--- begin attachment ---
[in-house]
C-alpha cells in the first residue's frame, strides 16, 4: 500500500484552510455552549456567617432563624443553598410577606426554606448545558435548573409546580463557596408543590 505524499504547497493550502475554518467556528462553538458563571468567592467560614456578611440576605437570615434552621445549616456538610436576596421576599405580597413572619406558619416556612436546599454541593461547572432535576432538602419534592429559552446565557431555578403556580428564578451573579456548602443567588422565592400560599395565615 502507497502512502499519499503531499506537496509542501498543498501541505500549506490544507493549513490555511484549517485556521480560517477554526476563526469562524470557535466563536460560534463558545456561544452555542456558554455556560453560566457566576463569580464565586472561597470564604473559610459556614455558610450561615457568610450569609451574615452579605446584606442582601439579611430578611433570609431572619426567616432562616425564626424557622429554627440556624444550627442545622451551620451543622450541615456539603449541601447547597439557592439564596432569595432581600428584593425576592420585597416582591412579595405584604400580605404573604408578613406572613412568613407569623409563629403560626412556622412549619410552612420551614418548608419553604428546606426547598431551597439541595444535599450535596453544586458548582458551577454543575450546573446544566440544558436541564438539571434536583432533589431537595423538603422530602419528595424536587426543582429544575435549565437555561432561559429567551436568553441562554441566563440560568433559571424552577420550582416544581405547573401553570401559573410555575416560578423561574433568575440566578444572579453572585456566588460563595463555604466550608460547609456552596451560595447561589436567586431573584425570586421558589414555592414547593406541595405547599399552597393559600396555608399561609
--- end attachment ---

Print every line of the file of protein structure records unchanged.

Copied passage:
[in-house]
C-alpha cells in the first residue's frame, strides 16, 4: 500500500484552510455552549456567617432563624443553598410577606426554606448545558435548573409546580463557596408543590 505524499504547497493550502475554518467556528462553538458563571468567592467560614456578611440576605437570615434552621445549616456538610436576596421576599405580597413572619406558619416556612436546599454541593461547572432535576432538602419534592429559552446565557431555578403556580428564578451573579456548602443567588422565592400560599395565615 502507497502512502499519499503531499506537496509542501498543498501541505500549506490544507493549513490555511484549517485556521480560517477554526476563526469562524470557535466563536460560534463558545456561544452555542456558554455556560453560566457566576463569580464565586472561597470564604473559610459556614455558610450561615457568610450569609451574615452579605446584606442582601439579611430578611433570609431572619426567616432562616425564626424557622429554627440556624444550627442545622451551620451543622450541615456539603449541601447547597439557592439564596432569595432581600428584593425576592420585597416582591412579595405584604400580605404573604408578613406572613412568613407569623409563629403560626412556622412549619410552612420551614418548608419553604428546606426547598431551597439541595444535599450535596453544586458548582458551577454543575450546573446544566440544558436541564438539571434536583432533589431537595423538603422530602419528595424536587426543582429544575435549565437555561432561559429567551436568553441562554441566563440560568433559571424552577420550582416544581405547573401553570401559573410555575416560578423561574433568575440566578444572579453572585456566588460563595463555604466550608460547609456552596451560595447561589436567586431573584425570586421558589414555592414547593406541595405547599399552597393559600396555608399561609